What is sin(x+y) if sinx+cosy=1/4 and cos x+siny=1/2 ?

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justaguide | College Teacher | (Level 2) Distinguished Educator

Posted on

sin (x + y) = sin x* cos y + cos x * sin y

It is given that sin x + cos y = 1/4 and cos x + sin y = 1/2

sin x + cos y = 1/4

square the two sides

=> (sin x)^2 + (cos y)^2 + 2*sin x*cos y = 1/16 ...(1)

cos x + sin y = 1/2

square both the sides

=> (sin y)^2 + (cos x)^2 + 2*sin y*cos x = 1/4 ...(1)

(1) + (2)

=> (sin x)^2 + (cos y)^2 + 2*sin x*cos y + (sin y)^2 + (cos x)^2 + 2*sin y*cos x = 1/16 + 1/4

use the property (sin a)^2 + (cos x)^2 = 1

=> 2 + 2*sin x*cos y + 2*sin y*cos x = 5/16

=> 2*sin x*cos y + 2*sin y*cos x = 5/16 - 2

=> sin x*cos y + sin y*cos x = 5/32 - 1

=> sin x*cos y + sin y*cos x = -27/32

The value of sin (x + y) = -27/32

giorgiana1976's profile pic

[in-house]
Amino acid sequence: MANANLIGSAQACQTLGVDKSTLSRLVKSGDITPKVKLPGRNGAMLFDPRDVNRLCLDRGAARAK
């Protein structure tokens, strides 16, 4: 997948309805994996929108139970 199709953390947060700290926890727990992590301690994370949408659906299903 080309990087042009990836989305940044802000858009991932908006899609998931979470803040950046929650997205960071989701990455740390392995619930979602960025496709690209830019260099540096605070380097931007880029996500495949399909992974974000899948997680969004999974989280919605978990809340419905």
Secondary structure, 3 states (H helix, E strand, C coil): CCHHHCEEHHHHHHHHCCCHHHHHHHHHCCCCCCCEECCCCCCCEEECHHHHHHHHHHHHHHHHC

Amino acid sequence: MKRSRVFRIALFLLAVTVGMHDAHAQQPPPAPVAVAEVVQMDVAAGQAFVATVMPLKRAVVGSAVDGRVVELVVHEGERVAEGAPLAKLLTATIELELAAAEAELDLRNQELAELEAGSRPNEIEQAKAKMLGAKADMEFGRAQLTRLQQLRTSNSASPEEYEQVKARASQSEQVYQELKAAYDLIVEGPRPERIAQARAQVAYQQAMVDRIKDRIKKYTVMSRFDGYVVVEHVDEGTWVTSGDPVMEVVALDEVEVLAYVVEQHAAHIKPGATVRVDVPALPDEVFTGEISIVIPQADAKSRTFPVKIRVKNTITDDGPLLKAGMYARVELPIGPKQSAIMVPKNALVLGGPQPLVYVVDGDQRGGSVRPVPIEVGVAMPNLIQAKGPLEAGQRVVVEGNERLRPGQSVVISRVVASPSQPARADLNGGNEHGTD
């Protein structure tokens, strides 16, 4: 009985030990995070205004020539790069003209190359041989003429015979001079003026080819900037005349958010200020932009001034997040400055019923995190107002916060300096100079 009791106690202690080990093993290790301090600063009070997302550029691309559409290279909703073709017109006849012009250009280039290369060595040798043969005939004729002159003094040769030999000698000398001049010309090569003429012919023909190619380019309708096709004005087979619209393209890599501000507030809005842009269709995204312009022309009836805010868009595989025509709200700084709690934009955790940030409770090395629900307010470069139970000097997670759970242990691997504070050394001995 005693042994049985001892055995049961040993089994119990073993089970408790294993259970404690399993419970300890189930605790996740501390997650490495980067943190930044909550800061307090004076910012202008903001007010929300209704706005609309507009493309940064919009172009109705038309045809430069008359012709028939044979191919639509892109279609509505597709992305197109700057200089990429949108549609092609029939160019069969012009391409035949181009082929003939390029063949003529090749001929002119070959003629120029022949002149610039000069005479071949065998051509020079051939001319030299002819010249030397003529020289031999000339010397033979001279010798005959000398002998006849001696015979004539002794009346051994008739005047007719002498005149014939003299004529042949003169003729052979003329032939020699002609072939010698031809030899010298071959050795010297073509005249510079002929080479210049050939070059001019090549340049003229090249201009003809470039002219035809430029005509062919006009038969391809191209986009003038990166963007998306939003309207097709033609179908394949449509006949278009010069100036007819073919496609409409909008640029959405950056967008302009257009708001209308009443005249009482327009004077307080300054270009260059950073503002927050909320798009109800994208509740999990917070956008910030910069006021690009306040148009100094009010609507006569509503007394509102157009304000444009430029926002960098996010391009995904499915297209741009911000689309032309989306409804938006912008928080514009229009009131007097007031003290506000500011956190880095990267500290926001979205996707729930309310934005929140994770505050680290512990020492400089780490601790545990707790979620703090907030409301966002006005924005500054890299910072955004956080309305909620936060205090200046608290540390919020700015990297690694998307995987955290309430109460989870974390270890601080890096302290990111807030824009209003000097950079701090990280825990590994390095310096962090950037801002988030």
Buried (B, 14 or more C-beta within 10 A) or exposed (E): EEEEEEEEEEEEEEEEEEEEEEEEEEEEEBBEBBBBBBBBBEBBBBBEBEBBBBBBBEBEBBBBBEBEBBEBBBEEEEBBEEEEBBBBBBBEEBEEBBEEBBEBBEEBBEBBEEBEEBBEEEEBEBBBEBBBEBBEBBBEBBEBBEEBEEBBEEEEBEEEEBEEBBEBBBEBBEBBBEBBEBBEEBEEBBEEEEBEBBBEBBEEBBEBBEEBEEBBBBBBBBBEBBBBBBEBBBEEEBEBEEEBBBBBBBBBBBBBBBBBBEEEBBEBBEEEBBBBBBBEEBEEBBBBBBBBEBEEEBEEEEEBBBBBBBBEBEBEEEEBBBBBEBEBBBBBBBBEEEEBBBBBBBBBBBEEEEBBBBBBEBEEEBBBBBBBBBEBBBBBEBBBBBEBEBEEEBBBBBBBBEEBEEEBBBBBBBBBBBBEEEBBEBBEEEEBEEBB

giorgiana1976 | College Teacher | (Level 3) Valedictorian

Posted on

We'll note the given relations as:

sin x + cos y = 1/4 (1)

cos x + sin y = 1/2 (2)

We'll raise to square (1), both sides:

(sin x + cos y)^2 = 1/16

We'll expand the square:

(sin x)^2 + 2sinx*cosy + (cos y)^2 = 1/16 (3)

We'll raise to square (2), both sides:

(cos x + sin y)^2 = 1/4

We'll expand the square:

(cos x)^2 + 2cos x*sin y + (sin y)^2 = 1/4 (4)

We'll add (3) + (4):

(sin x)^2 + 2sinx*cosy + (cos y)^2 + (cos x)^2 + 2cos x*sin y + (sin y)^2 = 1/16 + 1/4

But, from the fundamental formula of trigonometry, we'll get:

(sin ax)^2 + (cos x)^2 = 1

(sin y)^2 + (cos y)^2 = 1

1 + 1 + 2(sinx*cosy + cos x*sin y) = 5/16

We'll subtract 2 both sides:

2(sinx*cosy + cos x*sin y) = 5/16 - 2

2(sinx*cosy + cos x*sin y) = -27/16

We'll divide by 2:

sinx*cosy + cos x*sin y = -27/32

But the sum from the left side represents the expanding of sin(x+y):

sin (x+y) = sinx*cosy + cos x*sin y

The value of the sine of the sum of angles x and y is: sin (x+y) = -27/32

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